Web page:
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Lake Effect Energy asks state to review Emmet wind ordinance

HARBOR SPRINGS – Wind turbine developer Lake Effect Energy Corporation, of Harbor Springs, says it filed a request for an investigation Wednesday with the Michigan Attorney General’s Public Integrity Unit into how Emmet County developed its wind energy ordinance.

The Harbor Springs-based company, which specializes in point-of-use turbines, has been in a deadlock with Emmet County on the 35 decibel wind restriction within its wind energy system in recent months. Lake Effect Energy has applied for an 11 kilowatt, personal use turbine for a client near Cross Village, but has been denied previously because the proposed turbine would exceed 35 decibels at the property line.

“It is our contention Emmet County is in violation of the Michigan State Constitution (enrolled Senate Bill 213, Public Act 295 of 2008, signed into law on Oct. 6, 2008),” said Chris Stahl, Lake Effect Energy Corporation president, via email Wednesday.

Lake Effect and other companies have accused the 35 decibels limit of being “exclusionary zoning,” meaning under the ordinance there is no possibility of wind turbines being built. Michigan has set the decibel sound limit at 55 decibels.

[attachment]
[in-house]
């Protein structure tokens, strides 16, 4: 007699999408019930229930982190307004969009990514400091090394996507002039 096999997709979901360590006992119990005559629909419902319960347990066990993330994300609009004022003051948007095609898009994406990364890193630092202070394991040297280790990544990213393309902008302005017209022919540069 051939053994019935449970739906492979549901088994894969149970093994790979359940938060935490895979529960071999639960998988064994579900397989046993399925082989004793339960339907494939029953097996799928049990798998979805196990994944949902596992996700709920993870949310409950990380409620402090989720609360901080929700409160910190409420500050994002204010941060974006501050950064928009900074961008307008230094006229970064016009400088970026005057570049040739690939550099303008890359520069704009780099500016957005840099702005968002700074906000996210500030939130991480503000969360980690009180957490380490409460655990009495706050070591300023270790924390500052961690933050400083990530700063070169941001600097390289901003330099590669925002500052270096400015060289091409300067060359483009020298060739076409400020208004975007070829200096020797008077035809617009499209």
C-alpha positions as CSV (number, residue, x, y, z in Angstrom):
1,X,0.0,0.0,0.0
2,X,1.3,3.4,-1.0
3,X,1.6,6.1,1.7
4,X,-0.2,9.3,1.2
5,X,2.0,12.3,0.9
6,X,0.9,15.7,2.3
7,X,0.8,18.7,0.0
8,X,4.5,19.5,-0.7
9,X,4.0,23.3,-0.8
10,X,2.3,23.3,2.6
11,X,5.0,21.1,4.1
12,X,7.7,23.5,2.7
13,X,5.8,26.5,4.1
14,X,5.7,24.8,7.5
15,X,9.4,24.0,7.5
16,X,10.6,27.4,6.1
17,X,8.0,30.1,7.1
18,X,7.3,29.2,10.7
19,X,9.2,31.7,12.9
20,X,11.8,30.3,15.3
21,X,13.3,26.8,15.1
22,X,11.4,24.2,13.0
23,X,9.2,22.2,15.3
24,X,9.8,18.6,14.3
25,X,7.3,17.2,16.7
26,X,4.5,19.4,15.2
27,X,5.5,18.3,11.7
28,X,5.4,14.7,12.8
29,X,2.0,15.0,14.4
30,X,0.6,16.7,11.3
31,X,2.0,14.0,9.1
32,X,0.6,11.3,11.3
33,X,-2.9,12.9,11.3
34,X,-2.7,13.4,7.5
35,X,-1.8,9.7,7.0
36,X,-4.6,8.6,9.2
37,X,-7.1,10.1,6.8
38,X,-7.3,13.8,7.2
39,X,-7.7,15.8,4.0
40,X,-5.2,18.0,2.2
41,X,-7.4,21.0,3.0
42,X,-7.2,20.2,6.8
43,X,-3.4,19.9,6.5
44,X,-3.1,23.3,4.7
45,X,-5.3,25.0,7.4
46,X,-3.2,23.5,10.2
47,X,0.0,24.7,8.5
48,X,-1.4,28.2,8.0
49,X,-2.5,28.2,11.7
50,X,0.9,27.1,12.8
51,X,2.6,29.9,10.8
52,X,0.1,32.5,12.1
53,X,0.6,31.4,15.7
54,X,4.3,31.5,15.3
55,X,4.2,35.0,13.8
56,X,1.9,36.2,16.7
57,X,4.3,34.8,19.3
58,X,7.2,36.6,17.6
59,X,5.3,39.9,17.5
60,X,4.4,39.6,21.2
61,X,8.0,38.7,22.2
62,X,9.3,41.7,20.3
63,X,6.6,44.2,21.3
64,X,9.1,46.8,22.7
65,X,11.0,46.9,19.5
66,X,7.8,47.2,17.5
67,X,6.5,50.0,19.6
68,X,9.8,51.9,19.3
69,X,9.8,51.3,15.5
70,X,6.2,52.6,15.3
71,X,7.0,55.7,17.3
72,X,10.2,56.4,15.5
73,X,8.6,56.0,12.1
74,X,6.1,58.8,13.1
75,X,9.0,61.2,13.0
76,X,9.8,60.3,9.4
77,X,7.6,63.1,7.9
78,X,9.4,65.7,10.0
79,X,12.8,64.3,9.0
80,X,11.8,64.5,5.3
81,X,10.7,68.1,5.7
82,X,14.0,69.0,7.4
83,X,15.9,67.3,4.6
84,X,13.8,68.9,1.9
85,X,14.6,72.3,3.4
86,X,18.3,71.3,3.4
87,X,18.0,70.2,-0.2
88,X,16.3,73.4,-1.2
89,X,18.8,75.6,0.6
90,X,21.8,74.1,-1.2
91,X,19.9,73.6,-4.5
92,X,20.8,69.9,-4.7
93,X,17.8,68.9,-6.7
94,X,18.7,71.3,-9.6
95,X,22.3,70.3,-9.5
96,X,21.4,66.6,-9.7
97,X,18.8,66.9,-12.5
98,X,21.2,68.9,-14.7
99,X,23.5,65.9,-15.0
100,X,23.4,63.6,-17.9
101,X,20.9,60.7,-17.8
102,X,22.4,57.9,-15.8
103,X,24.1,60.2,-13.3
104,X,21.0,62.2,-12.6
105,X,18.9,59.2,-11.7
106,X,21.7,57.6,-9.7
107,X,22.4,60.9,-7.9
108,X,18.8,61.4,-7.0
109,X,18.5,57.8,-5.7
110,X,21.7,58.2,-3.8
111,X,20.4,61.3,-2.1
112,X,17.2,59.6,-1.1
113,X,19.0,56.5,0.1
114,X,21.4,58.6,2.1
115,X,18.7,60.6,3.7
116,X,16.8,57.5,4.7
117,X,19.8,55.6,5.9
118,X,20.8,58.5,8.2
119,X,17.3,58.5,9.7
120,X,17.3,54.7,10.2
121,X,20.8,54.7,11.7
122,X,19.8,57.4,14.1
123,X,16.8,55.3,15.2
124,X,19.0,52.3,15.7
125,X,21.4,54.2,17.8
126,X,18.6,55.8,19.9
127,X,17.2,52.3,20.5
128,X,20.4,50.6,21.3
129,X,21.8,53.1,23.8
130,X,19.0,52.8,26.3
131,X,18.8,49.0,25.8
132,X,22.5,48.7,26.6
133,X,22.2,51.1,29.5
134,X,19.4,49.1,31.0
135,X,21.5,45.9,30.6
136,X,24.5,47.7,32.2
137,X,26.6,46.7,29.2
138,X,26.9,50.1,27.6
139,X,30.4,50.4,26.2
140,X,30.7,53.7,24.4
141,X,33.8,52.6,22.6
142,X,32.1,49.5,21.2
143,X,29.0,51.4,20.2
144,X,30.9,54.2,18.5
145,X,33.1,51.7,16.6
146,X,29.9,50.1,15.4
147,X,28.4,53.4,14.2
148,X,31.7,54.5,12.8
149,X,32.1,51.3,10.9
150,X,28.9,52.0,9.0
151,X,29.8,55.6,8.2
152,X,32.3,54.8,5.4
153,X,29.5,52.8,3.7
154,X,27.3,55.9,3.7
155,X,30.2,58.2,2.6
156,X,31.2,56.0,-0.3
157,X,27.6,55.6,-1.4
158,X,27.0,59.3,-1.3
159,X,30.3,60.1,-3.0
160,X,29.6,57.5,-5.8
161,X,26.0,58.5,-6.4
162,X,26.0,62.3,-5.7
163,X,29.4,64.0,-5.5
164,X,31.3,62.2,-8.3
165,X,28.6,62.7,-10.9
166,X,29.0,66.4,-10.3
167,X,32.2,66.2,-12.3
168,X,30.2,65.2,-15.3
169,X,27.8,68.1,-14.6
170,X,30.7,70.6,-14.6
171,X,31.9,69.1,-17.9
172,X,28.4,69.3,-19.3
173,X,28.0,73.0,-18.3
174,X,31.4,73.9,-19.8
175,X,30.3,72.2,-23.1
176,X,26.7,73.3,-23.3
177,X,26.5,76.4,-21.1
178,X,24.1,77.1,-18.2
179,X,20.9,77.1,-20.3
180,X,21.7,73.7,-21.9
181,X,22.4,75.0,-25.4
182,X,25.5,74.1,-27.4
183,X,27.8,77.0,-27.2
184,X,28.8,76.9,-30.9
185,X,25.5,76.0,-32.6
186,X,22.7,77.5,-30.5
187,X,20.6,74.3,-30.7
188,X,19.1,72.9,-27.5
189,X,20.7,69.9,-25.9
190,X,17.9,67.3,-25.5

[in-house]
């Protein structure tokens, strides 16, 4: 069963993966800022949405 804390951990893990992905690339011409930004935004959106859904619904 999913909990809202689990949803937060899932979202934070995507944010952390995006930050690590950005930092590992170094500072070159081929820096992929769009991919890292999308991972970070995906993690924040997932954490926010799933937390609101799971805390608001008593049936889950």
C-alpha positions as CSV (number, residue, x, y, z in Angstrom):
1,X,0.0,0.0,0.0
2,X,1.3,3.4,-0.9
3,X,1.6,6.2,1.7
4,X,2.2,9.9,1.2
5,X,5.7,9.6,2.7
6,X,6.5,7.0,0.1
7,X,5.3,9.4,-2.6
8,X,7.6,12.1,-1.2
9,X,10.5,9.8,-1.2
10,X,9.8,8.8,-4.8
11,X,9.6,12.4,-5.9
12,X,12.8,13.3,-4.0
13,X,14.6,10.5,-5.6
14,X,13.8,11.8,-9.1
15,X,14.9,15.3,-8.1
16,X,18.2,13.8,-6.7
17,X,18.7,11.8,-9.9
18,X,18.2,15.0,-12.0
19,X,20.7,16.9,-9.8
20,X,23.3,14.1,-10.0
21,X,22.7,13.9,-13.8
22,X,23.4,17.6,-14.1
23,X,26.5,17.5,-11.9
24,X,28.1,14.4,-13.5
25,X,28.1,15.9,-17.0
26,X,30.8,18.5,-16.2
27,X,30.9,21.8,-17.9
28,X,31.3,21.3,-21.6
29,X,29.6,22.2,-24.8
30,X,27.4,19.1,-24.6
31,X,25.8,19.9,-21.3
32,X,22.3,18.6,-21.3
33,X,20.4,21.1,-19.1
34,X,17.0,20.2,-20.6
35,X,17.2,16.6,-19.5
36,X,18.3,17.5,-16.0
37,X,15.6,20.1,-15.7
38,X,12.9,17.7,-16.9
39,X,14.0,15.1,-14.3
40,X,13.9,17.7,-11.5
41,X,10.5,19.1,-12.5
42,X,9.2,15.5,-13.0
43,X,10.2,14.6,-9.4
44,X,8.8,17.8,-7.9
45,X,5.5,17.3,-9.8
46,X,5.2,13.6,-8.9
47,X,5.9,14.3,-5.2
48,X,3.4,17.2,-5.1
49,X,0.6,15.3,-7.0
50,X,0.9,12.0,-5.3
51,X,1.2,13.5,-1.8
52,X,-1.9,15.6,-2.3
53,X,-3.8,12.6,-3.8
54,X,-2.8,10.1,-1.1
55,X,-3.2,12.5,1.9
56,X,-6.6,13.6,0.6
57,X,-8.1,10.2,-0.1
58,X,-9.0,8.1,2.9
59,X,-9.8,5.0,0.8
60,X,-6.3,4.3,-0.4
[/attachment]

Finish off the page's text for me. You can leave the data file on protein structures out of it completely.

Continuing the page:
“Our company has made over 12 attempts to correct this matter since 2009,” Stahl said. “Our last attempt on Feb. 28, 2011 at a (Zoning Ordinance Advisory Committee) meeting, the ZOAC committee made it clear that they understand the adopted (decibel) level is less than ambient sound outside on a quiet day. The ZOAC states a wind turbine must make less noise than ambient noise. The ZOAC committee made it clear that they understand it would not be possible; unable to be, exist, happen, etc. to have a “point of use” wind system within Emmet County with the adopted (decibel) level.”

The Public Integrity Unit was created by Michigan Attorney General Bill Schuette in February as a resource for the public to fight corruption in state and local government. Toted by the attorney general as the “no Kwames” division – after the former Detroit mayor – of his office, the unit is expected to work closely with federal, state and local law enforcement to investigate and prosecute crimes by public bodies of government.

Since February, the Public Integrity Unit has primarily brought charges on public officials for embezzlement.

Emmet County attorney Kathy Abbott said Thursday morning she was unaware of the filing.

During an interview before leaving his post with Emmet County in May, former Planning and Zoning director Brentt Michalek said he felt confident in the process the county used in creating the ordinance in 2009 and also pointed to the county spending $2,000 to hire a private consultant to review the ordinance in 2010, as proof of due process.

A request for information by the Michigan Attorney General’s office was not returned at press time.